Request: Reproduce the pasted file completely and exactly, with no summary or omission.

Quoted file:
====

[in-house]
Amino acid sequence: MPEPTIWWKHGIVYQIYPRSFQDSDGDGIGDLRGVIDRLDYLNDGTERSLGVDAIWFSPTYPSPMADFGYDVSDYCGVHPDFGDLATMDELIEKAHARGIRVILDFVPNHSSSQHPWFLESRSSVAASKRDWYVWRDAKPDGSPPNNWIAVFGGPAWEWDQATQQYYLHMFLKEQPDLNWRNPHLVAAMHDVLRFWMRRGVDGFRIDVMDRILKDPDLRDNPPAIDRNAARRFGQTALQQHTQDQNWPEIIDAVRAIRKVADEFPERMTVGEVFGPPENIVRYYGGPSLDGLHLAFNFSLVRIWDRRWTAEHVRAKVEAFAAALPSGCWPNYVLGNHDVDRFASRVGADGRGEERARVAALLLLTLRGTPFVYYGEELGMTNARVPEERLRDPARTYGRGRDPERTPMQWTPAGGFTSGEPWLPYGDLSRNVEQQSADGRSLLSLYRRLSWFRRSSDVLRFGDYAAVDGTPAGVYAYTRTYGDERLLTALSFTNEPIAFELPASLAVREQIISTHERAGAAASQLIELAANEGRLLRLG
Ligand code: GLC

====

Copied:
[in-house]
Amino acid sequence: MPEPTIWWKHGIVYQIYPRSFQDSDGDGIGDLRGVIDRLDYLNDGTERSLGVDAIWFSPTYPSPMADFGYDVSDYCGVHPDFGDLATMDELIEKAHARGIRVILDFVPNHSSSQHPWFLESRSSVAASKRDWYVWRDAKPDGSPPNNWIAVFGGPAWEWDQATQQYYLHMFLKEQPDLNWRNPHLVAAMHDVLRFWMRRGVDGFRIDVMDRILKDPDLRDNPPAIDRNAARRFGQTALQQHTQDQNWPEIIDAVRAIRKVADEFPERMTVGEVFGPPENIVRYYGGPSLDGLHLAFNFSLVRIWDRRWTAEHVRAKVEAFAAALPSGCWPNYVLGNHDVDRFASRVGADGRGEERARVAALLLLTLRGTPFVYYGEELGMTNARVPEERLRDPARTYGRGRDPERTPMQWTPAGGFTSGEPWLPYGDLSRNVEQQSADGRSLLSLYRRLSWFRRSSDVLRFGDYAAVDGTPAGVYAYTRTYGDERLLTALSFTNEPIAFELPASLAVREQIISTHERAGAAASQLIELAANEGRLLRLG
Ligand code: GLC